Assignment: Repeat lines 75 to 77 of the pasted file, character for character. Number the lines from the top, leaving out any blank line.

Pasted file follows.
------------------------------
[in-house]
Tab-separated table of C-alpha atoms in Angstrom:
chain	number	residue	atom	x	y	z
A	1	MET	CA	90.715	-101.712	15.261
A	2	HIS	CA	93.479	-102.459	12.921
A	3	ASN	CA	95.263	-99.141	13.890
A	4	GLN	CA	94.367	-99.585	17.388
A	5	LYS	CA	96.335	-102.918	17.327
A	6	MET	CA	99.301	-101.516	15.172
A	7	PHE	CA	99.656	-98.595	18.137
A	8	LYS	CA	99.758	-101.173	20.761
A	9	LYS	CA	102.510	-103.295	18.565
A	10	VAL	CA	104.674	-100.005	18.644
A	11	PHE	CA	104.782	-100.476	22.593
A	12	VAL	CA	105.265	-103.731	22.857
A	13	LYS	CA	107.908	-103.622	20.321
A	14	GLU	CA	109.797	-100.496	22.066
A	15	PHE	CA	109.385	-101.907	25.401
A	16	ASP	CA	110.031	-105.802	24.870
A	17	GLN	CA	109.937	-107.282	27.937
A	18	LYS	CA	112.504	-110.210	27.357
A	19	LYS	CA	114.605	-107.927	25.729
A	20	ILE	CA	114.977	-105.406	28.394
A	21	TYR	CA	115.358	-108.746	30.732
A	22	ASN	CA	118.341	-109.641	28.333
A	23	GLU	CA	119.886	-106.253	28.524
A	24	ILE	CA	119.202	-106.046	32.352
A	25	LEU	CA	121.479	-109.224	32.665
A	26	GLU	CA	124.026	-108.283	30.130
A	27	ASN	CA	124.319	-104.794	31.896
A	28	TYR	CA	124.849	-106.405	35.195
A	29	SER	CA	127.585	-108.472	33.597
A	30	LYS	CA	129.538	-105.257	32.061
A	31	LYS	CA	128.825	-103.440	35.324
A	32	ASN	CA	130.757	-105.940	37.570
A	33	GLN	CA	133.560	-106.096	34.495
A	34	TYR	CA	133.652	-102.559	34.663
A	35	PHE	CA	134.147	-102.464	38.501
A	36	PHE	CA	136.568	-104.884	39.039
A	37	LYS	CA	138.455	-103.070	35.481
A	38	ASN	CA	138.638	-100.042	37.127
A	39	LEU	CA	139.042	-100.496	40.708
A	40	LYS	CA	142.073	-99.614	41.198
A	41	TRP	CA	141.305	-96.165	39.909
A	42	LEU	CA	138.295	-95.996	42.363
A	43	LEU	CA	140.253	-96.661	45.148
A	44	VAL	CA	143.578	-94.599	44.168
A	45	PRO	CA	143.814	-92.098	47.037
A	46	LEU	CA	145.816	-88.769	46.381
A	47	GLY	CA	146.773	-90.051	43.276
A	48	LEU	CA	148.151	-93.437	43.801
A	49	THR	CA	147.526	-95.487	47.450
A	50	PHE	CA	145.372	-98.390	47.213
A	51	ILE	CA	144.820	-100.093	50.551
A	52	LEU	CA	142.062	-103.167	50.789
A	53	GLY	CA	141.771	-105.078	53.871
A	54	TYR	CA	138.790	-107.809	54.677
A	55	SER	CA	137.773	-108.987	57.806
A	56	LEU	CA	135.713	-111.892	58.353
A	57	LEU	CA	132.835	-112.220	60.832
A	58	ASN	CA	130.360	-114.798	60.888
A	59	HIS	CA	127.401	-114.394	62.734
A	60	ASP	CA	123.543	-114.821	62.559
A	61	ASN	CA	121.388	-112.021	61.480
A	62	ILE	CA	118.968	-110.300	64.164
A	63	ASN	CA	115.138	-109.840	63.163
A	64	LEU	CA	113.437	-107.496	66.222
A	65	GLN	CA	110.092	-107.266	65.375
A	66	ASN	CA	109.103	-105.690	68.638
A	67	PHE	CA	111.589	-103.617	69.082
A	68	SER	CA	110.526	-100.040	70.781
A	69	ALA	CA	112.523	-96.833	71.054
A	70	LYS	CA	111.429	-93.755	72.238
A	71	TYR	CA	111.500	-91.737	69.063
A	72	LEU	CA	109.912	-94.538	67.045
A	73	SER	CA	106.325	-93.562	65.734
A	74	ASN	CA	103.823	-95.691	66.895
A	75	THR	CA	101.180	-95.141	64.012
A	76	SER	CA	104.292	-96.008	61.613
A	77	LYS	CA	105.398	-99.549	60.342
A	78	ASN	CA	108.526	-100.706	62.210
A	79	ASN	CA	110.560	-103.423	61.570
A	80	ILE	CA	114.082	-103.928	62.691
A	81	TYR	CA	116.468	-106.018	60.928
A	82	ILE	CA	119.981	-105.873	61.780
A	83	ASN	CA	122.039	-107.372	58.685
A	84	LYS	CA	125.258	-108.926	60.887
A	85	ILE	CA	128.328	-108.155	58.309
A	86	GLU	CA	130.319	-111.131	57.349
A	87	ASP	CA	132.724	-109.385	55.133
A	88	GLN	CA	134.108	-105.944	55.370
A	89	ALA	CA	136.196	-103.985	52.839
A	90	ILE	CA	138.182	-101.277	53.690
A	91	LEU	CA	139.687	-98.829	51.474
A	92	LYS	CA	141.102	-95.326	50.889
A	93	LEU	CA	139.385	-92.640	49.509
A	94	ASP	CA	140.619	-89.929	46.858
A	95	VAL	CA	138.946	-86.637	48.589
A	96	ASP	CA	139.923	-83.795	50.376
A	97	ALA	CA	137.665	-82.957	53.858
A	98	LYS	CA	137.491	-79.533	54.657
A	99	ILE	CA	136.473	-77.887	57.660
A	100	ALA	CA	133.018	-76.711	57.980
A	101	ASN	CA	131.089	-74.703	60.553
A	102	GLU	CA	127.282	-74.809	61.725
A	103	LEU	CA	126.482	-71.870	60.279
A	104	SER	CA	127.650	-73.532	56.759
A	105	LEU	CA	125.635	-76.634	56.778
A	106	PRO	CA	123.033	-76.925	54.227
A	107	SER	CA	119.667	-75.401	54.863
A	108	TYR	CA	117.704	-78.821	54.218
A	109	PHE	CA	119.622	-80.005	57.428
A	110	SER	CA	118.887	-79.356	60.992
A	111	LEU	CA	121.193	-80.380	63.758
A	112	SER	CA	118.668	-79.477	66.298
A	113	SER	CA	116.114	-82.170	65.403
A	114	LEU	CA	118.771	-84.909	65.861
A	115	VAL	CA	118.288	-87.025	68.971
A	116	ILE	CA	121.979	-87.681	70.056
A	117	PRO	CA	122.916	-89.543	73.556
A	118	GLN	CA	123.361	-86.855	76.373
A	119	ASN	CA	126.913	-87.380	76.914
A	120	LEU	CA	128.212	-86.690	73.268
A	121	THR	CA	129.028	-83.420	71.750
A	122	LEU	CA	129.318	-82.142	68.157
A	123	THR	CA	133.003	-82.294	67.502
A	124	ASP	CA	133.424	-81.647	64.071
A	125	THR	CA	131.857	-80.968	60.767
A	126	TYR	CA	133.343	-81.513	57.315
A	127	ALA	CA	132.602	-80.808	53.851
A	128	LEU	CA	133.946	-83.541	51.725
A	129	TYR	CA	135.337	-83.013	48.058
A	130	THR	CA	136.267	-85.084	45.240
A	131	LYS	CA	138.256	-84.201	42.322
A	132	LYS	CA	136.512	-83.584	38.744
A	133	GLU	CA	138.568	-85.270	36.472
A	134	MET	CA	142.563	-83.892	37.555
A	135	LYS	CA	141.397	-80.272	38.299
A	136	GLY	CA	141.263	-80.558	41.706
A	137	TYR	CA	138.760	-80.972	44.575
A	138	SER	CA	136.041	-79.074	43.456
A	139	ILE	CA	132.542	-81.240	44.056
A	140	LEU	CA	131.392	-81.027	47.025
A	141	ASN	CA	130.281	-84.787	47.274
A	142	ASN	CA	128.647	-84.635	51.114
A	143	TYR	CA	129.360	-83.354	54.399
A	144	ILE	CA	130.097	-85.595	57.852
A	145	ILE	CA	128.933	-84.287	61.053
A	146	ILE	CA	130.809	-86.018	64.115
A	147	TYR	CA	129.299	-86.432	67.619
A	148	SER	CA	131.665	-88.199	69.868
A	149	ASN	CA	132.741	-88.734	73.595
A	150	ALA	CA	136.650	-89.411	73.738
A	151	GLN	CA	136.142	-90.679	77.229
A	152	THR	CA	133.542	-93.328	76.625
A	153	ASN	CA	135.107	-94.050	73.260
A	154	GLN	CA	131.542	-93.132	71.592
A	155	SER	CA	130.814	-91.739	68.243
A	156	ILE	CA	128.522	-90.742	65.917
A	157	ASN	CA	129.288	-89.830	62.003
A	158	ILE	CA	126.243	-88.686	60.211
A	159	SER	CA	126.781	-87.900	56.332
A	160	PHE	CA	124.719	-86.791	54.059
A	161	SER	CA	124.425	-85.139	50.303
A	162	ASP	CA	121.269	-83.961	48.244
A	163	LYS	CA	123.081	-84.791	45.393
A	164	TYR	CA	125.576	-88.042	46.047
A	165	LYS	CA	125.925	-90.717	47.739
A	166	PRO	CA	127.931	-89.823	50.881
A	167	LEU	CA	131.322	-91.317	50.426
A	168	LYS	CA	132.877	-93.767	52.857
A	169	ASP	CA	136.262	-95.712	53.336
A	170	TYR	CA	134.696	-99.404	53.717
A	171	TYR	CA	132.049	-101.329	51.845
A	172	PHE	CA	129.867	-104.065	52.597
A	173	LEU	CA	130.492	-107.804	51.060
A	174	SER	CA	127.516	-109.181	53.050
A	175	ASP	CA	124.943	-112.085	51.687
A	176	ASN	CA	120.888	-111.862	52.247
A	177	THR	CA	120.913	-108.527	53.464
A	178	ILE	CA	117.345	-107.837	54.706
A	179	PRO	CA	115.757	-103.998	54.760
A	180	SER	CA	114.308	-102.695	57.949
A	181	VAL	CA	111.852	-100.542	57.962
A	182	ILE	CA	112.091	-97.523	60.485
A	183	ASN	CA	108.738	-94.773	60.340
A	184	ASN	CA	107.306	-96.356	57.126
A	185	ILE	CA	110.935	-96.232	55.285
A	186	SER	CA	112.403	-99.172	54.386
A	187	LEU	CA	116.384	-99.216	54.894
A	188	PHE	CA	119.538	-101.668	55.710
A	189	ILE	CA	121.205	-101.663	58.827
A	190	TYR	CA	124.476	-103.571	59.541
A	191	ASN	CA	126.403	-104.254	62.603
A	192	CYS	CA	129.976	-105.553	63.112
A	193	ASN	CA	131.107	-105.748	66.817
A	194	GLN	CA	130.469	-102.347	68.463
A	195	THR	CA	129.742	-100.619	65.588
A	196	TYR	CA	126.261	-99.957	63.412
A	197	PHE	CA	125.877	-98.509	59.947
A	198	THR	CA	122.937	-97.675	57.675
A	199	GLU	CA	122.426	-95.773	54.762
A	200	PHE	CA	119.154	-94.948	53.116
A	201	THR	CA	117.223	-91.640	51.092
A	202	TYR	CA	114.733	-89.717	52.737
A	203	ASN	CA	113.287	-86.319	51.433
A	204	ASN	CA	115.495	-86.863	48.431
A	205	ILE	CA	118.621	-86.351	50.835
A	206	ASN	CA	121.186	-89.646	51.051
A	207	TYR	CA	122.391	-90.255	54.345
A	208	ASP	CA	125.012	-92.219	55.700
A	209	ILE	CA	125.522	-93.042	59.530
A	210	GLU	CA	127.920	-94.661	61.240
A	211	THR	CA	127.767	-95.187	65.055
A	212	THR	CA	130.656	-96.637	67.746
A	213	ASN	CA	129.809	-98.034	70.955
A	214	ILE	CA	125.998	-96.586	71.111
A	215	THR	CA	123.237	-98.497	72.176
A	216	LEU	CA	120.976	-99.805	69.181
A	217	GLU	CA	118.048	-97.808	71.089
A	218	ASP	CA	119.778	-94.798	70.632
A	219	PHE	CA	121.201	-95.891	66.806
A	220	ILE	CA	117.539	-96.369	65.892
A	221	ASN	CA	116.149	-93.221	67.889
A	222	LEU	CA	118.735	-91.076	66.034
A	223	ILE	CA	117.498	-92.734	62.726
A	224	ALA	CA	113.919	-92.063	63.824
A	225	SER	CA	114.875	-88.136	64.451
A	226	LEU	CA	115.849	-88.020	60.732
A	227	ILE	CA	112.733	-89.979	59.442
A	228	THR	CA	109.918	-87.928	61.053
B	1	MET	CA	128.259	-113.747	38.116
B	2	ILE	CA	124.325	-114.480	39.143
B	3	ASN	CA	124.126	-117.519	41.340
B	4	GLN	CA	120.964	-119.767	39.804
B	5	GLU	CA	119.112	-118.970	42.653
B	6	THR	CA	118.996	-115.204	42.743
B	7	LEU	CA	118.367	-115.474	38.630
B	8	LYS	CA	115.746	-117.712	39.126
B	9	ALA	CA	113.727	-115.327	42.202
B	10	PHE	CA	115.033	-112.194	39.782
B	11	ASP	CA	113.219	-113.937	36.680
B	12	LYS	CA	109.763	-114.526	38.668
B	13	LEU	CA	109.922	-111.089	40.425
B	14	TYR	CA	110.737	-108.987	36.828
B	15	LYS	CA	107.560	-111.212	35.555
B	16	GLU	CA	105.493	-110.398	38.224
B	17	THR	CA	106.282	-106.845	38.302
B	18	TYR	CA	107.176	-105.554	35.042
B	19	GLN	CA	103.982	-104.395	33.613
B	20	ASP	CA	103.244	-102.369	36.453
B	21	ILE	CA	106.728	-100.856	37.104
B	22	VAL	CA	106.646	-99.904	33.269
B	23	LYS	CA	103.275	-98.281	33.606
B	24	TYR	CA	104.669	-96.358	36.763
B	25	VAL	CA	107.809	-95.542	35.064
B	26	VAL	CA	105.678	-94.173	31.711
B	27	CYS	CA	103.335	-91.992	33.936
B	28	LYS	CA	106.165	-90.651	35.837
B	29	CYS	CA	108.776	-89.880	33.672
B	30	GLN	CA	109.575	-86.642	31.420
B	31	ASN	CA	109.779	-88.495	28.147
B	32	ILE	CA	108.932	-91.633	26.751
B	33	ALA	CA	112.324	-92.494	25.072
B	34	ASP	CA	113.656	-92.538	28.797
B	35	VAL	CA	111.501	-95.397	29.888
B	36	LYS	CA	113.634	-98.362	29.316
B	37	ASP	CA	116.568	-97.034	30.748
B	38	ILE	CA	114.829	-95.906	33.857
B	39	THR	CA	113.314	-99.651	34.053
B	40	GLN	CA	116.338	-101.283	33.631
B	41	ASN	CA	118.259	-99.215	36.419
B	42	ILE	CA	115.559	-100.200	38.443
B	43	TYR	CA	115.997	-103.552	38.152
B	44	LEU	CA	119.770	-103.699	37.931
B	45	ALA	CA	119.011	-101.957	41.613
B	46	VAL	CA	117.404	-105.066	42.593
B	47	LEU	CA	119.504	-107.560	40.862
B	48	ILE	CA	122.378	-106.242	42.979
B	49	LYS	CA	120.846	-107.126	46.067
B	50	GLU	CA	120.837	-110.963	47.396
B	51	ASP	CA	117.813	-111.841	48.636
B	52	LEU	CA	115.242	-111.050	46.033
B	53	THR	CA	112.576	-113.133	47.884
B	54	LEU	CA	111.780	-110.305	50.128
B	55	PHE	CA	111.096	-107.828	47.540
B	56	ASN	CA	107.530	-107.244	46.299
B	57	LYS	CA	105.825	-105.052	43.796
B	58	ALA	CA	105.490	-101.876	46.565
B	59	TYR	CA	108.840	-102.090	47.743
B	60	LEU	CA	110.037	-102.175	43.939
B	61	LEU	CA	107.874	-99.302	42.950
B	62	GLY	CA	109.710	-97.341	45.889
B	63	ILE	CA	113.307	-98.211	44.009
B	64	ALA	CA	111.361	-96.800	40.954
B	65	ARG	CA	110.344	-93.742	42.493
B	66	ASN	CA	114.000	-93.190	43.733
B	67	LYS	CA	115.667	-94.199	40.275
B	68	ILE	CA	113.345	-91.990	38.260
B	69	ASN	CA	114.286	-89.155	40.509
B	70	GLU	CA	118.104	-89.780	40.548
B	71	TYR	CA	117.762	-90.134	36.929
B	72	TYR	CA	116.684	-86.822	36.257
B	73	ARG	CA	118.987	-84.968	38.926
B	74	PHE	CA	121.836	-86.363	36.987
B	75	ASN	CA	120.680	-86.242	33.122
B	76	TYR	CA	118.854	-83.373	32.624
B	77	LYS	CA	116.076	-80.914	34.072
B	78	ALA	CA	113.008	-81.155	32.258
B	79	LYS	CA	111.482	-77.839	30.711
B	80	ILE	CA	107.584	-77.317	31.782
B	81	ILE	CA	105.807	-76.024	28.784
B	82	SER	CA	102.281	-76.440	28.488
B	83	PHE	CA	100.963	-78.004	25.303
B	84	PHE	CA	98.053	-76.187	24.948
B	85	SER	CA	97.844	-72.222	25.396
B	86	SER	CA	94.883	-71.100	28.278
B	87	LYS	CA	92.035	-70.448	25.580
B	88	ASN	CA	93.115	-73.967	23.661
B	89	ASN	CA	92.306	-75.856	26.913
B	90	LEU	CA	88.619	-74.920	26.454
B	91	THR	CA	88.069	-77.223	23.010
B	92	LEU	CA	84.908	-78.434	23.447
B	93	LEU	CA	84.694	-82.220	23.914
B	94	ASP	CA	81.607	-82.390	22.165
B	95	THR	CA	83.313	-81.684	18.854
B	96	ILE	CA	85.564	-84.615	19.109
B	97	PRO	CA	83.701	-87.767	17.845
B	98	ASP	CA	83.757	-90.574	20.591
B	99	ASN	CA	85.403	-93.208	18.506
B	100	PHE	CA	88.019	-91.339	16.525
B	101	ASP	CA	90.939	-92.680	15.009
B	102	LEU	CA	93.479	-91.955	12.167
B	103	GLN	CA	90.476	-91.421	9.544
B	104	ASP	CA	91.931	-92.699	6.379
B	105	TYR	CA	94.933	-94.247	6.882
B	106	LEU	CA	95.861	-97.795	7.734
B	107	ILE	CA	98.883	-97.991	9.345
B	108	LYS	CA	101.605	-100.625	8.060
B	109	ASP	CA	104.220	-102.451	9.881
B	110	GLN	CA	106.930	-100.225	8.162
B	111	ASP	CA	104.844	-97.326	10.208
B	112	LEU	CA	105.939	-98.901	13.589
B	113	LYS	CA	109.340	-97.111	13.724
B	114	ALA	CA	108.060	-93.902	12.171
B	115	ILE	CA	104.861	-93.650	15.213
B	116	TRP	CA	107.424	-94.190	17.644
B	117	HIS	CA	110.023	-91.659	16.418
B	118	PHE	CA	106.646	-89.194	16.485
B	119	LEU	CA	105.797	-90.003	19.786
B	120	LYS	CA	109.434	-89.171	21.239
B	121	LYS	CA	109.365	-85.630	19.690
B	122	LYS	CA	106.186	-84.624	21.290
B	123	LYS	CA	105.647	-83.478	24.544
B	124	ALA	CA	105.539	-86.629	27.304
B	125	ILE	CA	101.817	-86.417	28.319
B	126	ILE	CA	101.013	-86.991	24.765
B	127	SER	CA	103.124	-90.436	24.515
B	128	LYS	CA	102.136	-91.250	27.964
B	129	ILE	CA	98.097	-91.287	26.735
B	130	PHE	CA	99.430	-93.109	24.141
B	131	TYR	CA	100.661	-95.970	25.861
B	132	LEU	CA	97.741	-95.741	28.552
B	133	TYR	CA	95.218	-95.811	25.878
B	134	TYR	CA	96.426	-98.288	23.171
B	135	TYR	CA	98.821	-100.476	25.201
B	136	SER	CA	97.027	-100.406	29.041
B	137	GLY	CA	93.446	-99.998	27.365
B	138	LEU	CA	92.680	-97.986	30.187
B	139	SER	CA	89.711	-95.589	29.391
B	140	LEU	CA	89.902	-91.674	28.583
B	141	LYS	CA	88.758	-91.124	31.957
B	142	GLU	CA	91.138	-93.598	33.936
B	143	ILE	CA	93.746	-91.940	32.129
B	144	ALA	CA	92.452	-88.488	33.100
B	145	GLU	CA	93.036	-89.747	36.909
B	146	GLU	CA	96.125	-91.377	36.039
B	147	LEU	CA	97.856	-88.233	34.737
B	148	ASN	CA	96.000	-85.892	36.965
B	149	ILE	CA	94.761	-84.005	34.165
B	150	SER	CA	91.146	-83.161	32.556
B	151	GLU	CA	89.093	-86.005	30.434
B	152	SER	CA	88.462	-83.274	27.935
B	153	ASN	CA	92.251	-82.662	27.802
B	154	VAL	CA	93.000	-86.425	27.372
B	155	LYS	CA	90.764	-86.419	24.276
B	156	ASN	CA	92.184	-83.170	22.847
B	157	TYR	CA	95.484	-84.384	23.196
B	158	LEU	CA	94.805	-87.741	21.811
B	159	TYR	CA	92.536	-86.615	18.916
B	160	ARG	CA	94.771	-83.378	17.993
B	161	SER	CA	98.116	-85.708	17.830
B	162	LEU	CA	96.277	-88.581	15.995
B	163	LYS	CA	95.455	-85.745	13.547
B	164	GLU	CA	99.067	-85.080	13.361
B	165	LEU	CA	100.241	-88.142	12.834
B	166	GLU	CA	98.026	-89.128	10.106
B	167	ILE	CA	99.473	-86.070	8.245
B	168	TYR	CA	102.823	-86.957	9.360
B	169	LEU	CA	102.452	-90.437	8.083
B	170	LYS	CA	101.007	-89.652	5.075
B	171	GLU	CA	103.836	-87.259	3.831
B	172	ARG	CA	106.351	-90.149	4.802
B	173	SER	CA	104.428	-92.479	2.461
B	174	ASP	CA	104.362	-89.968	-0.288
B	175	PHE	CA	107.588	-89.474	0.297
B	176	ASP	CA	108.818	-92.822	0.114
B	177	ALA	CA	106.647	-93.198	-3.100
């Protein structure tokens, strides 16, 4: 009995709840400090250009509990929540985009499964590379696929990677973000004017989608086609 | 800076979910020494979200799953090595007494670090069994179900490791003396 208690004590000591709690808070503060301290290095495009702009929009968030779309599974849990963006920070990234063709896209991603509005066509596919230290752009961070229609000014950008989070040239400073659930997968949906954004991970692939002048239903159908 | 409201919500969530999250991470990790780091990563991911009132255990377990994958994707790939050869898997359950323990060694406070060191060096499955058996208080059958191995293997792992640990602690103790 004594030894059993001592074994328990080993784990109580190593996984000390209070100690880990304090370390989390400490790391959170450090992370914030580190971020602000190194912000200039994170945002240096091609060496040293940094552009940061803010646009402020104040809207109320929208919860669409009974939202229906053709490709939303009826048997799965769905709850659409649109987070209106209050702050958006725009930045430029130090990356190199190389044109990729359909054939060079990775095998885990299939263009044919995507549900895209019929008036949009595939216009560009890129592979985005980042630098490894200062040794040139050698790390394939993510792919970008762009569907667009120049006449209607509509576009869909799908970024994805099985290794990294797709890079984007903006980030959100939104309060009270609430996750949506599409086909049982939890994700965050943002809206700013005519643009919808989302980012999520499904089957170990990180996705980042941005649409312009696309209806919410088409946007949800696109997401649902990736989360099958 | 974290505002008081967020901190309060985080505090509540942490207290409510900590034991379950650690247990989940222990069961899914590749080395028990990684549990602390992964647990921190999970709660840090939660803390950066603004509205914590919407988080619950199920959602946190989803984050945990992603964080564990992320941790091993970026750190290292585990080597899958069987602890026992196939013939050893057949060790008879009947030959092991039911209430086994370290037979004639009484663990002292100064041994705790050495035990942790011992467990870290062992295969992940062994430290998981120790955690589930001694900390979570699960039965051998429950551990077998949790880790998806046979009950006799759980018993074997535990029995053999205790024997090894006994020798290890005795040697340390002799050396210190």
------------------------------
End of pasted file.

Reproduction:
A	72	LEU	CA	109.912	-94.538	67.045
A	73	SER	CA	106.325	-93.562	65.734
A	74	ASN	CA	103.823	-95.691	66.895